Who Are You Trusting in For Sanctification? By Lara d'Entremont

Who Are You Trusting in For Sanctification? By Lara d'Entremont

It happened again—another angry meltdown over something insignificant.

But it wasn’t one of my children who had the angry meltdown. It was me.

I paced my bedroom with the door closed. How could I keep sinning against my children like this? How could I keep losing my cool? It seemed no matter what I tried—no amount of podcasts, books, articles, or tactics could stop my anger. Yet I continued to scour the internet for some kind of practice or exercise I could do to put an end to my anger once and for all.

Does any of this resonate with you? We want to suffocate our sins once and for all because we love God and love those dearest to us, yet nothing we do helps. 

What if it wasn’t up to us? What if we’re putting a trust in the wrong place?

Saved and Sanctified By Grace

Have you ever watched a determined toddler try to do a task they are unable to do? You offer help, but they quickly retort, “I do it!” Then you are forced to watch them struggle until they finally admit defeat (usually in frustrated tears).

As adults, we may laugh, but we shouldn’t be so quick to think we’re much different. We are often like them. Paul wrote to a church in Galatia, “O foolish Galatians! Who has bewitched you? It was before your eyes that Jesus Christ was publicly portrayed as crucified. Let me ask you only this: Did you receive the Spirit by works of the law or by hearing with faith? Are you so foolish? Having begun by the Spirit, are you now being perfected by the flesh?” (Gal. 3:1–3 ESV).

False teachers led the Galatians astray from the gospel of grace to a religion of works. They ignored Paul’s teachings about Christ and listened to teachers who told them that they needed to keep the Jewish law and work to keep their salvation by perfecting their flesh. They tried to live the Christian life by their own strength and earn their salvation—completely contrary to the gospel.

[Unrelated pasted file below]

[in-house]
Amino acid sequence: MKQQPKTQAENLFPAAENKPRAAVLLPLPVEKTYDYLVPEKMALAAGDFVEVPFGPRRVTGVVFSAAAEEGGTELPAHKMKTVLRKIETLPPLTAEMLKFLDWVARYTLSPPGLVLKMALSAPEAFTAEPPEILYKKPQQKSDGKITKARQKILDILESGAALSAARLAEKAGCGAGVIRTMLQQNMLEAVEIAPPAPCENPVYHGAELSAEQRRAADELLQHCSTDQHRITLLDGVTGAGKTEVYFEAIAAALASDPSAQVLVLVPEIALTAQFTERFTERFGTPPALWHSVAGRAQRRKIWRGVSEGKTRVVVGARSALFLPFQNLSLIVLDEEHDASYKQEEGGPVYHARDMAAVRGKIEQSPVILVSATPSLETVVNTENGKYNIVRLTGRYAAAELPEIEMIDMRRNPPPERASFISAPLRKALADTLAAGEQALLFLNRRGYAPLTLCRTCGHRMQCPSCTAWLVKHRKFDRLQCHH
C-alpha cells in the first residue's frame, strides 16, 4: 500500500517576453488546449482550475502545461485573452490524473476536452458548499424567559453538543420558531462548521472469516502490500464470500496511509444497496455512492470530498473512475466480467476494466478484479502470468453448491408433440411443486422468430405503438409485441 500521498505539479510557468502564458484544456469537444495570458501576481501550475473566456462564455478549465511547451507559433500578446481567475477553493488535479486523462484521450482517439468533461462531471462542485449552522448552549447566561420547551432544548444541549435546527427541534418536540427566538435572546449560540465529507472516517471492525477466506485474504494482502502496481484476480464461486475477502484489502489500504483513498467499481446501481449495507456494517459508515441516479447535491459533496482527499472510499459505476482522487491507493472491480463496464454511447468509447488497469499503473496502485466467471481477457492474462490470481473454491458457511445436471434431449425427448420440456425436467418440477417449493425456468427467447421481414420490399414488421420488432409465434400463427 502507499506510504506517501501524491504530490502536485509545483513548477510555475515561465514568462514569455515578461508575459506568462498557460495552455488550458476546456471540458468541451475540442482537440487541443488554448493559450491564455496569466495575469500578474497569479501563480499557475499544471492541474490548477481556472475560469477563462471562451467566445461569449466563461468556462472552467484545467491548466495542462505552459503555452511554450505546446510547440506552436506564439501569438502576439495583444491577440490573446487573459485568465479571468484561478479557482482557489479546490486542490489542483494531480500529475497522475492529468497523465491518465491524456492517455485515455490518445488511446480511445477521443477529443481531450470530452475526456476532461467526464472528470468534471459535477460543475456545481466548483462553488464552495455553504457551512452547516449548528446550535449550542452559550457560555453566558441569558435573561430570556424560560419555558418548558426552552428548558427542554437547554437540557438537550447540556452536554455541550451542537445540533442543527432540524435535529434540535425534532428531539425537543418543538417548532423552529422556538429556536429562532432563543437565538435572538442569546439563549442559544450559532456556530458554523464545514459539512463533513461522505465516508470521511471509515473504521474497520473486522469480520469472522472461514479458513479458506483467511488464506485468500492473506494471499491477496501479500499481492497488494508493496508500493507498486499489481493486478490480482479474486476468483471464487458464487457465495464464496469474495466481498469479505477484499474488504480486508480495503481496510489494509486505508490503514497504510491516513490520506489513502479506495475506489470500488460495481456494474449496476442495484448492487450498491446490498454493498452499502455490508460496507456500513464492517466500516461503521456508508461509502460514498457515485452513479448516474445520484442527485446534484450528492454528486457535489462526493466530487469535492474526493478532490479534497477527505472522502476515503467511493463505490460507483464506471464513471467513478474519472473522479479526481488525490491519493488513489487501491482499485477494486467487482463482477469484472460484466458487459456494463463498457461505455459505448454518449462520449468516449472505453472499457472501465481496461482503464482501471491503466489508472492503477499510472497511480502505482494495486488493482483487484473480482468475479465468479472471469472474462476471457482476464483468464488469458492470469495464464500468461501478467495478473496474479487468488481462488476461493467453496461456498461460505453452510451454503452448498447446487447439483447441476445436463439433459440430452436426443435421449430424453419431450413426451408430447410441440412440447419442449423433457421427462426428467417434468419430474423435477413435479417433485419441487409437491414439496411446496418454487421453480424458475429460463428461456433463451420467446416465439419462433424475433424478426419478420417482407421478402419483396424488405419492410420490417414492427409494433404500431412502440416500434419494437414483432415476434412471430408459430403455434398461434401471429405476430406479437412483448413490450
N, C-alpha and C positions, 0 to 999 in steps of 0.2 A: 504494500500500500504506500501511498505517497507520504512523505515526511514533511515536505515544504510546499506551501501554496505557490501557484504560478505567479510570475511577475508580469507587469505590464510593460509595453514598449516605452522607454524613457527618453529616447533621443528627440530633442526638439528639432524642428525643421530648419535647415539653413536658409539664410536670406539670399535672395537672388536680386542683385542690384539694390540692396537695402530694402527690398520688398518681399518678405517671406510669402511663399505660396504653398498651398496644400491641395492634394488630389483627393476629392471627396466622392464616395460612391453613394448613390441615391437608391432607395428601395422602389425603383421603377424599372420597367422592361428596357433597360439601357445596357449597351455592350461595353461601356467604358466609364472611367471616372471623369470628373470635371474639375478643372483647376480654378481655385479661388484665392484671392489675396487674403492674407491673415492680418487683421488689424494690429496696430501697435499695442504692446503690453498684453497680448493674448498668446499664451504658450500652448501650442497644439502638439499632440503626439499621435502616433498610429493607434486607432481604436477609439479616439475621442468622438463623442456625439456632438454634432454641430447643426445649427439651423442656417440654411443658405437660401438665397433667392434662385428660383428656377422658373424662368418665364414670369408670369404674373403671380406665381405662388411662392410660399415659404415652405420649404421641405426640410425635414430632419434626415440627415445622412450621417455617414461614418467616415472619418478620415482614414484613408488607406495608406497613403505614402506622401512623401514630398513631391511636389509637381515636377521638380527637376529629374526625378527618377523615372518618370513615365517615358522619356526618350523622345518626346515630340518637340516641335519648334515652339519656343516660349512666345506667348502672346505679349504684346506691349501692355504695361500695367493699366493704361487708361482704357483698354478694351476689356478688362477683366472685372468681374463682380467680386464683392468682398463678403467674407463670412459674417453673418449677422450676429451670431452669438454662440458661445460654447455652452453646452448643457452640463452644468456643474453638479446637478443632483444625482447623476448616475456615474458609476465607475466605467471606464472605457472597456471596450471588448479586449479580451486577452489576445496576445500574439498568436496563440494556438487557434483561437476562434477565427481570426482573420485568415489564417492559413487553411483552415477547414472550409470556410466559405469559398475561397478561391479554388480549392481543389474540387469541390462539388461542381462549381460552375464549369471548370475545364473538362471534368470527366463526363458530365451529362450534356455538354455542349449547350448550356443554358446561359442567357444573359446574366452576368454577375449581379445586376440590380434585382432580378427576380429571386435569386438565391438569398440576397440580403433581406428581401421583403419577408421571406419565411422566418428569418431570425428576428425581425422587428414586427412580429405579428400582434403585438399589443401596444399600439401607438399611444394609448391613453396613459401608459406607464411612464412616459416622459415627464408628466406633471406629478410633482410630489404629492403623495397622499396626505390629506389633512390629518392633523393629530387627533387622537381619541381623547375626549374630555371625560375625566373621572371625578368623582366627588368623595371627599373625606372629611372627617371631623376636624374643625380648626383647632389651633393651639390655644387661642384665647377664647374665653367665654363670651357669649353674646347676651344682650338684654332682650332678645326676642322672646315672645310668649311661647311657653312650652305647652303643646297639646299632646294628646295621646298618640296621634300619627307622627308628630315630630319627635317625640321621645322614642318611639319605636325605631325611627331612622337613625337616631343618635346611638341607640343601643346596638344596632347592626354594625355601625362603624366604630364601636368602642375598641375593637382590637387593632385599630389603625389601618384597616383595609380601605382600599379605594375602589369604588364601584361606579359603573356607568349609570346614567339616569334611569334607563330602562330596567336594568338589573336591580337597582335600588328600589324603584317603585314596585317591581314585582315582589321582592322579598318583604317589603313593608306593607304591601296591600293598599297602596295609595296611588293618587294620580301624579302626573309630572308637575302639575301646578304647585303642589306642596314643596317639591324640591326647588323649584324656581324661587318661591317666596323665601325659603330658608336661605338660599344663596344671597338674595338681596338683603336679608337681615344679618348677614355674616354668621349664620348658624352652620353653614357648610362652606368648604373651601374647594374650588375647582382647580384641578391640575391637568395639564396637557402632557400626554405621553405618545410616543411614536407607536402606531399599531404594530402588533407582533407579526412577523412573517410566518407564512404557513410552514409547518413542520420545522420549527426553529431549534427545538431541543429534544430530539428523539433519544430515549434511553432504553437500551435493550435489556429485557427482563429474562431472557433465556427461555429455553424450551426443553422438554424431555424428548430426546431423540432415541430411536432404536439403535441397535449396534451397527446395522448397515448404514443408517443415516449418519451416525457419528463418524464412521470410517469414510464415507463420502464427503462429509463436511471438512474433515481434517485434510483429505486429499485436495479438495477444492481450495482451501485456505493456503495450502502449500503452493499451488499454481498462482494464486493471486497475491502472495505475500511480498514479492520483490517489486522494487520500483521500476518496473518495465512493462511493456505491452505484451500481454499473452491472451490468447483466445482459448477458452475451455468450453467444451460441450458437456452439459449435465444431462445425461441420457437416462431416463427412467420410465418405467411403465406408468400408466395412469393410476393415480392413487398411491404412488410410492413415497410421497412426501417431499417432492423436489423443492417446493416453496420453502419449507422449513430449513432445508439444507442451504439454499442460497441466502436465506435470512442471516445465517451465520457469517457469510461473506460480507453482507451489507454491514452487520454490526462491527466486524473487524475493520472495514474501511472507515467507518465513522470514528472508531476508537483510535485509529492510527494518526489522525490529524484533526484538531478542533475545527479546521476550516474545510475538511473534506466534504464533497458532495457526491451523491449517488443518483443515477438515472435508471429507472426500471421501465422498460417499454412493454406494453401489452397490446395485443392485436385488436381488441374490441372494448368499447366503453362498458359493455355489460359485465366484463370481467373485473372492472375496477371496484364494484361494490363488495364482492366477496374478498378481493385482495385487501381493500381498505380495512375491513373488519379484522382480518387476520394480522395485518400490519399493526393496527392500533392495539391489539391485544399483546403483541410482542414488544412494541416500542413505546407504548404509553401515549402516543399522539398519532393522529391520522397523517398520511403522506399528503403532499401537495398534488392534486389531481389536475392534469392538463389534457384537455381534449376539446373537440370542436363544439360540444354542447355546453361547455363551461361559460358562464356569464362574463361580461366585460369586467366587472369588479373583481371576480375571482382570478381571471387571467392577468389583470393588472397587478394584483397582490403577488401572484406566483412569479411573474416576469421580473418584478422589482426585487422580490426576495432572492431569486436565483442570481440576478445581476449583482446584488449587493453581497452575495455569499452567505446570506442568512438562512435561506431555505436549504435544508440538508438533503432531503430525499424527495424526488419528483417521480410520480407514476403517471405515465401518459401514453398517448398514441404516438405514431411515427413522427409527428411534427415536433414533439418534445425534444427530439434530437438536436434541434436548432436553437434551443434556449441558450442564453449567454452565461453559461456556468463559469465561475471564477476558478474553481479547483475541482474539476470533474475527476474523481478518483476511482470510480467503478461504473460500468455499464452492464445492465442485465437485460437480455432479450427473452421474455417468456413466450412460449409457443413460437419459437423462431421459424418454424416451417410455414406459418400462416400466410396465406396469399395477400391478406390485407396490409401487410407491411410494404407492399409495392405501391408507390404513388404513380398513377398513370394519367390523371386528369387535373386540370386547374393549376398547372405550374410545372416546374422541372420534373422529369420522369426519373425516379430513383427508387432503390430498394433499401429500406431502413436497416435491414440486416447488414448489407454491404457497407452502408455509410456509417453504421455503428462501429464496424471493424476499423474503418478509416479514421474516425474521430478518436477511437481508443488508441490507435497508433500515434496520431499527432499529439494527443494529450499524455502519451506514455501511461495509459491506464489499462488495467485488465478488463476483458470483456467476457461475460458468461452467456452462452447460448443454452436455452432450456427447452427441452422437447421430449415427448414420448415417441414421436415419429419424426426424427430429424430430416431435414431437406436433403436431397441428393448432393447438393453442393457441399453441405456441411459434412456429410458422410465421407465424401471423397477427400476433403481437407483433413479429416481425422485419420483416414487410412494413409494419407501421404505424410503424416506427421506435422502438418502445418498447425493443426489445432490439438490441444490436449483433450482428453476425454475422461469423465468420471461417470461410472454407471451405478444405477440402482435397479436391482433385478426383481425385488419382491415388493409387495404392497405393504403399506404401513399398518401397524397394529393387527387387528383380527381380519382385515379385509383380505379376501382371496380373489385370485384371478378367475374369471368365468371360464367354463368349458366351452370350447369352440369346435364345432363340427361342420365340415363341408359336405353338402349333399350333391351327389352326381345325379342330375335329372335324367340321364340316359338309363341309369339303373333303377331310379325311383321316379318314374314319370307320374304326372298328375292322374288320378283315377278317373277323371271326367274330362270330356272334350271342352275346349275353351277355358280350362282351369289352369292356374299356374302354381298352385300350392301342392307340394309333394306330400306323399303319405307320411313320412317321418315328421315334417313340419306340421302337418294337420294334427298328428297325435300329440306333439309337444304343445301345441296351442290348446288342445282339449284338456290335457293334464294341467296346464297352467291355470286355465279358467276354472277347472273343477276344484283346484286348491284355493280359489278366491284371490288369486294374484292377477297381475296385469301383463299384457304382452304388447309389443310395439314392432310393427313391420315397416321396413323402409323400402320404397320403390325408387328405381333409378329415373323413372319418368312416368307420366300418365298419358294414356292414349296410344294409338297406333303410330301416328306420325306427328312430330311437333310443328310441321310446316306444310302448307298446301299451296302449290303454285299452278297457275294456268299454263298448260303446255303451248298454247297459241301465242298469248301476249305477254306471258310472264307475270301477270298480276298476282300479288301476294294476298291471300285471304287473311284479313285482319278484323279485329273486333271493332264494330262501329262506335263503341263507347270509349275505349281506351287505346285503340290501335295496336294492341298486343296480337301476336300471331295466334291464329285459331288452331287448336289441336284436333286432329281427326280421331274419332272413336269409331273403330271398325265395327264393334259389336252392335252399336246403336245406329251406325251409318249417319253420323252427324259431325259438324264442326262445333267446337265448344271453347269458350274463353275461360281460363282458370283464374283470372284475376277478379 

We often do the same. We try to defeat our sins in the power of our flesh with apps, books, sticky notes, and the like. Though these things can be helpful, in our own strength they’re unsuccessful. They may appear wise, but are of no value in stopping the flesh (Col. 2:20–23). 

Before we were saved, our hearts were so filled with sin that only the Holy Spirit could open our eyes to the truth of the gospel. Sola Gratia—by grace alone. We are saved by nothing of our own merit, but exclusively by the grace of God. Because He showed us grace, we can be saved from death and condemnation.

We know this when we begin the Christian walk, but what about the rest of our faith? Though we have new hearts, we still live in the sinful flesh. As Paul asked the Galatians, are we saved by grace and then continue on in our own strength? Does God melt our hearts of stone and leave the rest to us? Having begun by the Spirit, are we now being perfected by the flesh? We are foolish to believe so.